When the TLA Tempest Comes to Town

Meghan Dietsche Goel - April 19, 2019

Rotating through Austin’s big cities, Texas Library Association likes to spread the wealth, so its annual conference only comes to Austin every four years. That means TLA has only been to Austin a handful of times since I’ve worked at BookPeople. I don’t know if I just don’t remember how busy it was the first couple of times or whether our programs have just grown to the point where we can accommodate most of the proposals that come our way, but now when TLA descends on Austin, it unleashes a literary whirlwind that makes the city seem like the nexus of the kidlit universe for a brief, glorious moment.

Andrea Beaty inspires the crowd.

Helping facilitate 16 children’s book events in 7 days with talents such as Alice Kuipers, Ann Braden, Dan Santat, Rhett Miller, Kate DiCamillo, Chris Van Dusen, Ashley Poston, Kathleen Glasgow, Tom Angleberger, Andrea Beaty, Raúl the Third, Adam Gidwitz, and David Bowles, we’ve certainly had our hands full. A schedule this complicated never goes off without a hitch of some kind, but although Tom Angleberger’s flight cancellation caused him to miss his school event, he made sure we got signed bookplates once he arrived so the kids still get something special to take home. Never underestimate the power of a bookplate in a pinch!
We split up hosting the school events among different members of our team, but I personally had the pleasure of joining Raúl the Third on the road. Although I don’t get to spend the day at school events as often as I’d like anymore, they are honestly my very favorite kind of events to attend because of the unexpected moments of discovery and connection that always seem to bubble to the surface. From a teacher who instantly recognized the mountains of El Paso in the background of ¡Vamos! Let’s Go to the Market to another whose grandmother used to carry blocks of ice on her back just like the iceman in the Mercado, I loved seeing the small details that resonated with readers from within this vibrant celebration of commerce and community.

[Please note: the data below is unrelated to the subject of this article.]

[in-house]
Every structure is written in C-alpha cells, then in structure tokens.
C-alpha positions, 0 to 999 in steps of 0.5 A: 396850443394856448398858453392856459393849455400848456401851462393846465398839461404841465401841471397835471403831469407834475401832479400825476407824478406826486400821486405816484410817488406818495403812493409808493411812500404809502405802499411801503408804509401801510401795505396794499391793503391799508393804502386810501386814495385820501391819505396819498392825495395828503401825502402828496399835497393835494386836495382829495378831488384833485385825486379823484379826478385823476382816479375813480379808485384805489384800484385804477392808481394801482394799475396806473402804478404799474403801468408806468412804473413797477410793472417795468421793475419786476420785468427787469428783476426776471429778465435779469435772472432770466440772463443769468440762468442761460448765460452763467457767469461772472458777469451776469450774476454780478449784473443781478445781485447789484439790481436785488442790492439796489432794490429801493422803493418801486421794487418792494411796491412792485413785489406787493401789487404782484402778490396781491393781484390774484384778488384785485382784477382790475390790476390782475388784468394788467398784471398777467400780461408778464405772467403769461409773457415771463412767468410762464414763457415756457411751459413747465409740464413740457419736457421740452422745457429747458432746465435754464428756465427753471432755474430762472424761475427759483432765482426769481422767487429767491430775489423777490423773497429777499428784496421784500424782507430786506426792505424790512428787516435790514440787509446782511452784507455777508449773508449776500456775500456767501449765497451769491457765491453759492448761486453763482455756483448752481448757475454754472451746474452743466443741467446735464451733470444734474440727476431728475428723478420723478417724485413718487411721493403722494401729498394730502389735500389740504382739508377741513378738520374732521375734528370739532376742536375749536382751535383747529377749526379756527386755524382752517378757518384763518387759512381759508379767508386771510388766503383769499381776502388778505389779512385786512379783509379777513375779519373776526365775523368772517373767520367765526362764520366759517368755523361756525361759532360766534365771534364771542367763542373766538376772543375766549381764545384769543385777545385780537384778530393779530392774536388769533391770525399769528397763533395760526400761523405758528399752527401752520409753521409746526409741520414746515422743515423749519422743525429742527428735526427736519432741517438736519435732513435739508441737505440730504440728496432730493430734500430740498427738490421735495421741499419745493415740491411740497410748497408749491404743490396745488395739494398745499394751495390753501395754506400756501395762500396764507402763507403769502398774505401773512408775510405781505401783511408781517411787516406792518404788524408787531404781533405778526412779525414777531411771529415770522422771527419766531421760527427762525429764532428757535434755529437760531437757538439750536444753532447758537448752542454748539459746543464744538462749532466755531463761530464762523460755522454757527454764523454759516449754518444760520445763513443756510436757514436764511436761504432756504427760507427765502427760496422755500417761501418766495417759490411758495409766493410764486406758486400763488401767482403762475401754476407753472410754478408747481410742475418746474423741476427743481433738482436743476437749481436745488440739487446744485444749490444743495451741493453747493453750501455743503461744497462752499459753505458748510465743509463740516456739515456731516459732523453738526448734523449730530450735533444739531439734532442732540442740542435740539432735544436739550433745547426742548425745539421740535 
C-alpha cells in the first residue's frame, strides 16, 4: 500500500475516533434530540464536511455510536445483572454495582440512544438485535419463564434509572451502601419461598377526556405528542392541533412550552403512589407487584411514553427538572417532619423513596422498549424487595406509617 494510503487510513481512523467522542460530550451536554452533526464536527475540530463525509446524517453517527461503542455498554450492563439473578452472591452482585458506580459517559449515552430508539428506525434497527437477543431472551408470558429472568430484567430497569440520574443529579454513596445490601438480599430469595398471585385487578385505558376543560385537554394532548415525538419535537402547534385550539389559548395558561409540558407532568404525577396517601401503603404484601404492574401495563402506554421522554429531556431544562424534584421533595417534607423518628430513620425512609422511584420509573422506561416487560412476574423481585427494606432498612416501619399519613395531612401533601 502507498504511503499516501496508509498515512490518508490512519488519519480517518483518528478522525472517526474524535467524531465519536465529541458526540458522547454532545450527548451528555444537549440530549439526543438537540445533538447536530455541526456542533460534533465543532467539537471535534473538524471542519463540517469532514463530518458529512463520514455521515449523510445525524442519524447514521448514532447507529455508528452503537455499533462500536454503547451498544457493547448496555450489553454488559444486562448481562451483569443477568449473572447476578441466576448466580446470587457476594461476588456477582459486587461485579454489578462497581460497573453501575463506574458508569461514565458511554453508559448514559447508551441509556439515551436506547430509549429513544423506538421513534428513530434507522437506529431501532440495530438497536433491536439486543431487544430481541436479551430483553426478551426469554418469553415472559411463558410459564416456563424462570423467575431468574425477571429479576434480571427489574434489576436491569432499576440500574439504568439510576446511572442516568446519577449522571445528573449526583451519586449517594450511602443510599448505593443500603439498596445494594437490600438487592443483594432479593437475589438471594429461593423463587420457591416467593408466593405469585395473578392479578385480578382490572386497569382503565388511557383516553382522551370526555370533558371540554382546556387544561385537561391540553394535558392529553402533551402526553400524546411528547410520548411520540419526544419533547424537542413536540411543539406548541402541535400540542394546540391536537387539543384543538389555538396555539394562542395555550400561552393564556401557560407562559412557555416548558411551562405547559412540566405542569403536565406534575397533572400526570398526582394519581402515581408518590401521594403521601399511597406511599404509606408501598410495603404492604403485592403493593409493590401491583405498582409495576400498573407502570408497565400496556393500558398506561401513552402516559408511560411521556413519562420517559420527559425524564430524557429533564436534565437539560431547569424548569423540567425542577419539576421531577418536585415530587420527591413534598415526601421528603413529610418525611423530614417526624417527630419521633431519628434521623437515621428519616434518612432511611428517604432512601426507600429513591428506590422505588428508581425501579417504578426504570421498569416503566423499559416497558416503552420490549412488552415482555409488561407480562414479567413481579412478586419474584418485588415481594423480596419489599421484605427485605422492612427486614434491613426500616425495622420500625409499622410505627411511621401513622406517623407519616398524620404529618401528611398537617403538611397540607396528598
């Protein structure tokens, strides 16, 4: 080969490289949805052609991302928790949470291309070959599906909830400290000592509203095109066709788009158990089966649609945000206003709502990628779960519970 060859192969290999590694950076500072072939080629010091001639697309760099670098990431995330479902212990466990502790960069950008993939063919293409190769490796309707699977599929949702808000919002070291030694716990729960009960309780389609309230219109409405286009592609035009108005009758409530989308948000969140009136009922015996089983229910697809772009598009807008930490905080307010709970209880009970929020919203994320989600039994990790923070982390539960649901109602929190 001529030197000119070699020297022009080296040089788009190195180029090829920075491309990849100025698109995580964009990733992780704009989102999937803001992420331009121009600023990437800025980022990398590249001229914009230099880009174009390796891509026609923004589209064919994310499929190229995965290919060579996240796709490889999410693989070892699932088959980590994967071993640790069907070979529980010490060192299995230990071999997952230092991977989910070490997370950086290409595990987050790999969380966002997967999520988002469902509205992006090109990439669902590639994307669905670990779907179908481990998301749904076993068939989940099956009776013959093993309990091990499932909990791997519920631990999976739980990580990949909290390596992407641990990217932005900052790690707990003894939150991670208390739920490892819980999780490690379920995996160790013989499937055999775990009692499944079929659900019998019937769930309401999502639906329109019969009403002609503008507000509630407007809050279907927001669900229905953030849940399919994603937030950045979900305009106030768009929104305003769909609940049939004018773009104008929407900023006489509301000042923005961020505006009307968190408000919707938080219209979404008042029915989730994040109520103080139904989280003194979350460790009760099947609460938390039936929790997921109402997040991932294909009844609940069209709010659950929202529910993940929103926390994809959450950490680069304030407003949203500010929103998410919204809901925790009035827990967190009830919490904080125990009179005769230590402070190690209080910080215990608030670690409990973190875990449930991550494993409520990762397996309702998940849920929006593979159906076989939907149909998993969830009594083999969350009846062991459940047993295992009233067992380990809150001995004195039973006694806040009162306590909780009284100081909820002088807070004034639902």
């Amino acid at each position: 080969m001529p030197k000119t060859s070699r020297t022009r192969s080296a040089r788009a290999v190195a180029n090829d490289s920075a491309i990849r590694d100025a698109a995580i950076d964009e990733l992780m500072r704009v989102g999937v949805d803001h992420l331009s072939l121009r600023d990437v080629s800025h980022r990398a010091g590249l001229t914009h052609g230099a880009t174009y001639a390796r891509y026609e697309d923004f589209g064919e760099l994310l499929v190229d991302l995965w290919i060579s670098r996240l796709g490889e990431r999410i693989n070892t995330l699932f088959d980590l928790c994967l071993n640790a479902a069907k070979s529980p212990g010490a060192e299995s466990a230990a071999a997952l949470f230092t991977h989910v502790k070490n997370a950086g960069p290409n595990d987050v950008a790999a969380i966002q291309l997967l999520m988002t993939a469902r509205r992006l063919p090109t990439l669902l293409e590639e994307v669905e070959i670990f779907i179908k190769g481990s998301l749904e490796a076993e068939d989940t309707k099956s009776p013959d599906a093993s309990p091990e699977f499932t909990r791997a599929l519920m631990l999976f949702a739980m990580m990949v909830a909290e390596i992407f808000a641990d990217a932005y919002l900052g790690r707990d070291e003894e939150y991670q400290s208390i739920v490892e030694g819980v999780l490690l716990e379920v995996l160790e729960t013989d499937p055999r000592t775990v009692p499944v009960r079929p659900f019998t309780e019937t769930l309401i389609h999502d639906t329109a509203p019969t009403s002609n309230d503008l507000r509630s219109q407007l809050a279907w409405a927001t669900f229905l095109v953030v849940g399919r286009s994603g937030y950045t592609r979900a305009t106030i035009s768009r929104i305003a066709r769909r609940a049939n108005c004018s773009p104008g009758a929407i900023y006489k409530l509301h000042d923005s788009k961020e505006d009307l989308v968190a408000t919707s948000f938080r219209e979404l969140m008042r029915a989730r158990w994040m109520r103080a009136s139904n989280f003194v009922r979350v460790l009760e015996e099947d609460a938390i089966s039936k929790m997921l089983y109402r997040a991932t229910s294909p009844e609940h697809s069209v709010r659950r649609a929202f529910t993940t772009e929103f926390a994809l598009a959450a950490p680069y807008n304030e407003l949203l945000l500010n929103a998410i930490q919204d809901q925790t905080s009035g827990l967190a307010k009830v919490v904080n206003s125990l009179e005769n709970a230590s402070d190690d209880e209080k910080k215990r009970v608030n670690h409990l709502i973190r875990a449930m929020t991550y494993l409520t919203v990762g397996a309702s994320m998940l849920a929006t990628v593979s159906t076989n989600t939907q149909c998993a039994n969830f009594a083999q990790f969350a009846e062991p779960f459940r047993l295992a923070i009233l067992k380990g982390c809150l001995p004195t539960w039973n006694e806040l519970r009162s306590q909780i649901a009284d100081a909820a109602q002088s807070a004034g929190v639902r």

It was also fun to see the kids respond to Raúl’s drawing demos and encouragement to take inspiration from everything they see, even if it’s just what they can find on the ground. Plus, he revealed a handy pro secret. If you accidentally make a picture that seems kinda boring, don’t throw it away. Take that boring cat, dull dog, or bland bunch of rocks and just add spikes! Spikes: not just for cacti anymore!
Our instore events have been just as fun this week. I was unfortunately unable to attend the Dan Santat, Rhett Miller evening event for No More Poems, but I heard that they were a riot, with Dan and Rhett drawing and composing poetry (respectively) off the cuff, with input from the audience. I guess the highlight was a hilarious extemporaneous poem entitled  “My Lawn Is Gone. Thanks, Aliens!”

Introducing my niece to a porcine wonder.

The next evening, I brought my own kids and two nieces to the Mercy Watson pig-a-palooza  I anticipated in my blog last week. It was my four-year-old’s first author event that he actively cared about before walking in. He can’t get enough of the Mercy Watson series right now, reading them all over the house, stashing them in the car, and popping around corners to ask probing questions about Francine Poulet’s motivations at odd, unexpected moments. So I was excited to see what he thought of the event.
He did not want to get close to the giant Mercy Watson (although his awestruck cousin had no such qualms), and he did get a little wiggly at times. But he was mesmerized by the read-aloud and absolutely loved when Chris taught Kate how to sketch the character of Eugenia, with frown, wrinkles, angry brows and all. “Why is she always so mad?” he asked breathlessly.  On the way home I asked him if he liked the new book. He said yes. I asked if he liked when they made the funny drawings. He nodded enthusiastically. Then he paused for a long beat and murmured pensively while staring out the window: “I liked all the words too.” I don’t know about you, but that counts as a home run to me.
On a personal note, TLA also brings industry friends to town that we don’t see often enough. On Monday I was lucky enough to kick off the week with a wonderful dinner with my friend and former boss, Crown publisher Phoebe Yeh, a couple of librarians, and author Nic Stone, from whom we got to hear a a few tantalizing details about upcoming projects. Of course Phoebe and I also had to take a (very dark) selfie to commemorate the moment. Thanks so much to all the authors, illustrators, and publishing folk who stopped by the store to browse, left us notes, or signed stock. We’ve loved having you here. Come back anytime, y’all!
(Yeah, no. Fourteen years isn’t long enough. I still can’t pull off that y’all. Maybe by the time TLA comes back to town…)

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